Friday, March 22, 2013

Friday Reading Assignment: Life with Father

A few weeks ago, I read Life with Father by Clarence Day, a classic of American humor.  Originally published in the The New Yorker in the 1930s,  it's a series of tales about Day's cranky, exacting, demanding, belligerent, somewhat misogynist father.  For all that he's a lovable cranky misogynist.  Mr. Day reminds me of my grandfather--who was NOT a cranky, belligerent, misogynist--but who did appreciate a well-regulated lifestyle.  Born in 1903, he gracefully wore the mantle of an earlier era until the day he died in 1998.  Maybe it's not so much Mr. Day who reminds me of my grandfather, just the time period that the book describes.

The book was the inspiration for a Broadway play and a movie, which I haven't seen, but added to my netflix queue.  Read it if you want something light and funny that will give you a good taste of upper-middle class domestic American life in the late nineteenth and early twentieth centuries.



And so another weekend is upon us.  Rejoice!  Seamus left this morning for an impossibly ambitious art field trip to New York City.  Their itinerary:  Frick Collection, "time in Chinatown & Greenwich Village," a cruise around Manhattan (we've been asked to confirm if our kids get seasick or not, and if so, can they be given dramamine), Metropolitan Museum of Art, "Time on 5th Ave," Museum of Modern Art, Empire State Building, Times Square, Guggenheim Museum, Central Park/Strawberry Fields, The Cloisters, Whitney Museum of Art.  How they will have the time to do all that in a single weekend is beyond me, but I admire impossible, grand plans.   If the teacher and two parent chaperones (for thirty middle schoolers) don't come home in straitjackets, the trip can be considered a success.  Meanwhile, the math teacher chased Seamus onto the school bus before it departed yesterday afternoon, to give him a packet of math homework for the weekend.  That is dedication to the cause of algebra!  It is extremely unlikely that this assignment will be completed, but just for fun, I'll send Seamus a text and ask him if he packed it and his graphing calculator.  Oh well, school may be cancelled Monday, since we're in the path of another snowstorm.

For the weekend, I plan to chip away at my to-do list of doom, and maybe finally learn all the mac keyboard shortcuts, now that the tax returns are filed.  I'm having a gardening conundrum that may result in me putting a sign at the curb saying, "CLEAN FILL WANTED."  Or maybe I could steal some top soil from the environs of the county jail.  (That's a JOKE.)  If anyone has a small truckload of dirt they'd like to dispose of, see me after class.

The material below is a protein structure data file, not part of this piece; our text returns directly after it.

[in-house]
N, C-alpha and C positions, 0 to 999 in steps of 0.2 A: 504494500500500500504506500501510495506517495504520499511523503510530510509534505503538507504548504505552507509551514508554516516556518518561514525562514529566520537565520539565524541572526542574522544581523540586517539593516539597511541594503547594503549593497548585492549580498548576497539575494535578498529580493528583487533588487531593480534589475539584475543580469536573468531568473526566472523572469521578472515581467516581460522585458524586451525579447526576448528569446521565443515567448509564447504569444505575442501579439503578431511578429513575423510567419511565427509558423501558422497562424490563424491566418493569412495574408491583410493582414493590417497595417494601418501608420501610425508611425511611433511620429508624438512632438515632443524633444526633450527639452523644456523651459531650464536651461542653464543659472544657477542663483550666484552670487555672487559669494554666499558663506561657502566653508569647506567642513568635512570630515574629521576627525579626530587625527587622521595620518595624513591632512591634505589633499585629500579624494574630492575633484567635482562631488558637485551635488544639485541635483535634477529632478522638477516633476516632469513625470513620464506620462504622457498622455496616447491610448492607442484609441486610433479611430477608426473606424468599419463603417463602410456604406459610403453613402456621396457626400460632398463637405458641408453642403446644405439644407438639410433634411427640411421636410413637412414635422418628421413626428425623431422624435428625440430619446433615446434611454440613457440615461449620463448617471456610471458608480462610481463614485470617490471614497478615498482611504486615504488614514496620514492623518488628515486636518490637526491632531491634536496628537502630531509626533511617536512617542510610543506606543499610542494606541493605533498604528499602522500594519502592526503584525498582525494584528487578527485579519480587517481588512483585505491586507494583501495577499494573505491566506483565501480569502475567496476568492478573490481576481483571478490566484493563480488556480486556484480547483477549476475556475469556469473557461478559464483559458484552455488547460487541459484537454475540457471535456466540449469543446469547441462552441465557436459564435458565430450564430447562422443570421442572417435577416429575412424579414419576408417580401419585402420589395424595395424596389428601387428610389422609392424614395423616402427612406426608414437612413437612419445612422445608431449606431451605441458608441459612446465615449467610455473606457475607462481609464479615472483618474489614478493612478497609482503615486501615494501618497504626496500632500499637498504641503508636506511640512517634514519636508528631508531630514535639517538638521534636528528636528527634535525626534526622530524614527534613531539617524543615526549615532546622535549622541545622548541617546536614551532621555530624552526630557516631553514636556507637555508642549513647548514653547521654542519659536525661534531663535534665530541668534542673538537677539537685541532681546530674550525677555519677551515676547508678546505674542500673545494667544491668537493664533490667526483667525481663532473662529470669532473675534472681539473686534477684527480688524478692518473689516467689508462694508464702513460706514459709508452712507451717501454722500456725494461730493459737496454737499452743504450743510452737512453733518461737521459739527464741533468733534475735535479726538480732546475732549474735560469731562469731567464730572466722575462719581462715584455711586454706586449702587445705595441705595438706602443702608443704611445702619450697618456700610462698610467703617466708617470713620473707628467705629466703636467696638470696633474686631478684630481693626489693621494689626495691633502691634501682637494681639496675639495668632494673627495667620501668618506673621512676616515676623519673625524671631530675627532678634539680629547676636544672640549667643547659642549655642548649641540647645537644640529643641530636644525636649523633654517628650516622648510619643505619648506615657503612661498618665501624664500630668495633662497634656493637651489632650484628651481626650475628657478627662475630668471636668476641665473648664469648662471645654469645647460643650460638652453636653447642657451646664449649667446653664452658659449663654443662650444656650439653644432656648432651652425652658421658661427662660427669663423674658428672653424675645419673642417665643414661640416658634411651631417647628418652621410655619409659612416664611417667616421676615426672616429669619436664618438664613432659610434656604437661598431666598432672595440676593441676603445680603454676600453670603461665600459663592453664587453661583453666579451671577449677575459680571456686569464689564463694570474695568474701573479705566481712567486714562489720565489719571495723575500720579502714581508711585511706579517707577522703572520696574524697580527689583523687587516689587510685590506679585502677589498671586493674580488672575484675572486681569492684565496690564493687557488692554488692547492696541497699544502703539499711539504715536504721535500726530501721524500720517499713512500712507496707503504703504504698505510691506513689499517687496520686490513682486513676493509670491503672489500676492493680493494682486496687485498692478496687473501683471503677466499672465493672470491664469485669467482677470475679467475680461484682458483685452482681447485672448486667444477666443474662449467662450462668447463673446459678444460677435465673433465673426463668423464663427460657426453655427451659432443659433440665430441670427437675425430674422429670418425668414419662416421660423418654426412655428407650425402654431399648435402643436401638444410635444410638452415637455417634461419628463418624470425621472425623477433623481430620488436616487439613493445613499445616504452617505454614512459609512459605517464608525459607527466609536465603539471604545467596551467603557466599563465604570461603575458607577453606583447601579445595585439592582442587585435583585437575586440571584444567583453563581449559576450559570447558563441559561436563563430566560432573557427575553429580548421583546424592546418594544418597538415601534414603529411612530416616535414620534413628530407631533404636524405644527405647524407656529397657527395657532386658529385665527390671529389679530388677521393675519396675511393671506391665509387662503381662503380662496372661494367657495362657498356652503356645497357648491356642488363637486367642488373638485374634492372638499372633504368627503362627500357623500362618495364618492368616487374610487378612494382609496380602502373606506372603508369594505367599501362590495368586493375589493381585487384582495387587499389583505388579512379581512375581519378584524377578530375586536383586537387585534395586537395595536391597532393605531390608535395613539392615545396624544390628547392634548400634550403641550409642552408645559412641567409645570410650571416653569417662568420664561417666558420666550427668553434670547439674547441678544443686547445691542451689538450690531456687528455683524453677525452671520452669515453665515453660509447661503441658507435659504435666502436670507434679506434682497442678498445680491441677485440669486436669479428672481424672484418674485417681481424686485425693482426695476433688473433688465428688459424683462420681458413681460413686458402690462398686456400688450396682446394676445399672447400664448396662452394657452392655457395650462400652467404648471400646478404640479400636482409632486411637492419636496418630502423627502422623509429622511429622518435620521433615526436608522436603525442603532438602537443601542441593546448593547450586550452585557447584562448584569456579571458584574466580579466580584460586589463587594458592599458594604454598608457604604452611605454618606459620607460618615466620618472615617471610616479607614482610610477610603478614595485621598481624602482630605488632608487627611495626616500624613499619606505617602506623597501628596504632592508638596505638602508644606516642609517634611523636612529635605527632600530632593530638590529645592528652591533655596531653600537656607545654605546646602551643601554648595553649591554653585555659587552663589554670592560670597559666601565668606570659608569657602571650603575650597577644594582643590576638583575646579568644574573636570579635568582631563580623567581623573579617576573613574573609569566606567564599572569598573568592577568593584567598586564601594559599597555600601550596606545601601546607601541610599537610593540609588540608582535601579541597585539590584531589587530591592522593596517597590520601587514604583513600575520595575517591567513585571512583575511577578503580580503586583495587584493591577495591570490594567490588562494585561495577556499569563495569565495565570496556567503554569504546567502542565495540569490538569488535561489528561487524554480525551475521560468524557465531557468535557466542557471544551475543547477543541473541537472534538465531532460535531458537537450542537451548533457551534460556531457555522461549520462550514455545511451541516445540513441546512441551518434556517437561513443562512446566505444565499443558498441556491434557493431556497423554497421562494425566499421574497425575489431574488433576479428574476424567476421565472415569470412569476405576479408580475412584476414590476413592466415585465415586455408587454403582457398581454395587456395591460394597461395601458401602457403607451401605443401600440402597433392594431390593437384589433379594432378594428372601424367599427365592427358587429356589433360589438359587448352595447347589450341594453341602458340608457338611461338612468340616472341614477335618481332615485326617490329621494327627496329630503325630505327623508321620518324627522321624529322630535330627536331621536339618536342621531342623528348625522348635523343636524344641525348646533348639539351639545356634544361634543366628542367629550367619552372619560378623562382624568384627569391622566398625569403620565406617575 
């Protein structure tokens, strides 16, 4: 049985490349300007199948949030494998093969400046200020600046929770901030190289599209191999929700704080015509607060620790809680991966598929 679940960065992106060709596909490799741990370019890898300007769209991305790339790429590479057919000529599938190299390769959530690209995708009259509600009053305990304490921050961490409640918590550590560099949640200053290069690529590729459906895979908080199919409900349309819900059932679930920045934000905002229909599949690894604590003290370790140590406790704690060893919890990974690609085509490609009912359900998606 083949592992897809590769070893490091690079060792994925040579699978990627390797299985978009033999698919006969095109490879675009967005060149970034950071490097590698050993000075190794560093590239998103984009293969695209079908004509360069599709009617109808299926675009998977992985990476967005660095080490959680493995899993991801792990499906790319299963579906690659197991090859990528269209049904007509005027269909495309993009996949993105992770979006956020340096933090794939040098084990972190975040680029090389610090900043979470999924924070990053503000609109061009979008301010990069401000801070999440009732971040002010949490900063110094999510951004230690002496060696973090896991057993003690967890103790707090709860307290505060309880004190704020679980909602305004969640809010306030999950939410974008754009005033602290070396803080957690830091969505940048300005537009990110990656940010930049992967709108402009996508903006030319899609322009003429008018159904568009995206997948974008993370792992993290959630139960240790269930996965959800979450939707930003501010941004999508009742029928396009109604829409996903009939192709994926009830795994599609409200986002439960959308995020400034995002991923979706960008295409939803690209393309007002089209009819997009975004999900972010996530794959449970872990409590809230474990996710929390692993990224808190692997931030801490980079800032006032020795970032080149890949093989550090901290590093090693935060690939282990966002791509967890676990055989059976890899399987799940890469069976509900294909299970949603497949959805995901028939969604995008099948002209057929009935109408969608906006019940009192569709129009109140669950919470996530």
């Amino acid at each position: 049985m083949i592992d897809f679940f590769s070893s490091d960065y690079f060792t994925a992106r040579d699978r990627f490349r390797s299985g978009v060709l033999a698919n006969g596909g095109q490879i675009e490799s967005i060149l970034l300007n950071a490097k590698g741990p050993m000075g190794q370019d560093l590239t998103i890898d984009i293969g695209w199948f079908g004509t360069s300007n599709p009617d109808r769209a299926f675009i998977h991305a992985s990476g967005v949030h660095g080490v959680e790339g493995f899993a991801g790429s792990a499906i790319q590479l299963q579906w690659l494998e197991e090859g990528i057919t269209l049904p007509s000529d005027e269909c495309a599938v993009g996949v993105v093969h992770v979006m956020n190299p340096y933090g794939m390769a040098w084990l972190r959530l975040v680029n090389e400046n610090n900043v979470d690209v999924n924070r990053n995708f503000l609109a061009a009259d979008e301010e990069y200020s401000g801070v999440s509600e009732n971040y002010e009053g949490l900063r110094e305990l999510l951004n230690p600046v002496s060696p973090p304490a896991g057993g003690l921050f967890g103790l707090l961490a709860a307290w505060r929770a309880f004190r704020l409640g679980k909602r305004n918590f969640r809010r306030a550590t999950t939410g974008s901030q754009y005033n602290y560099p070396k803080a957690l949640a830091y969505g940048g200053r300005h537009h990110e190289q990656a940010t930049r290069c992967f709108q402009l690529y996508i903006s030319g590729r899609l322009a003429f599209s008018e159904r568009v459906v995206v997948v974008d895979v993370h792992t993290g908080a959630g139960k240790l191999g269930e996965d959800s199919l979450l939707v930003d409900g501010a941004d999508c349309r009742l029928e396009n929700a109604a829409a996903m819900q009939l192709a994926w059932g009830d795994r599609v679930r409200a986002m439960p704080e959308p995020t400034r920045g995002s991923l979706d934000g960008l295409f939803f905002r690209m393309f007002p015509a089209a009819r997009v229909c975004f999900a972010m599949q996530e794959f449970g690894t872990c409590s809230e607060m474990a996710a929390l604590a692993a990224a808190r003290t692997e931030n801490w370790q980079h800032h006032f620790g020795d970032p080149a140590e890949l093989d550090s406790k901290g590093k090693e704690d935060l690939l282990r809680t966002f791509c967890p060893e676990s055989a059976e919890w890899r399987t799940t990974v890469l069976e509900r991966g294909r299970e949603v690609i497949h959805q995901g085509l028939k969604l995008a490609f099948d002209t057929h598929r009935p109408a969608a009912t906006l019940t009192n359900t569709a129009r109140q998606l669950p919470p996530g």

8 comments:

  1. Is the name of this field trip "There Will Be Art"? Why does that sound like a threat?

    I've been using Macs for 20 years and still don't know any special characters. I suspect there are many shortcuts I don't know about, too.

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  2. Hope your weekend is productive!
    That sounds like a cute book, actually. I always enjoy gentlemen of a certain era.

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  3. I remember reading that back in my youth and I keep meaning to re-read it. Thanks for the reminder.

    I'm exhausted just reading their game plan. Bless their hearts.

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  4. We thought about sending our girls on that field trip, but decided against it for various reasons having to do with the cost (x2) and the itinerary.

    That math teacher is a nightmare. If homework is not done for any reason, the students get a zero, even if the parents try to talk to the teacher about it and explain why it wasn't done.

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  5. I'm trying not to feel pissy about the fact that you folks have had more accumulating snow this winter (and last winter...and the winter before that) than we have had up here; but it's not working.

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  6. He actually did pack his math assignment, LOL.

    Not Beehive, I don't think the trip was given a name, but that sounds like a good one. More art than they can stomach, probably. Looking at art is exhausting, I think.

    SC, maybe it will be your turn next winter.

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  7. wow what a trip....trying to snow here in London again!!

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  8. We've done a few NYC Art Trips with simlar itenaries a few times and it's actually been quite fun. The best was the year MoMa had the Tim Burton exhibit. The worst was that time in Chelsea where we wandered into an exhibit of larger-than-life paintings of Gummi-Bear colored... umm... toys... of an anatomic nature. Hope Seamus' adventure was not that exciting.

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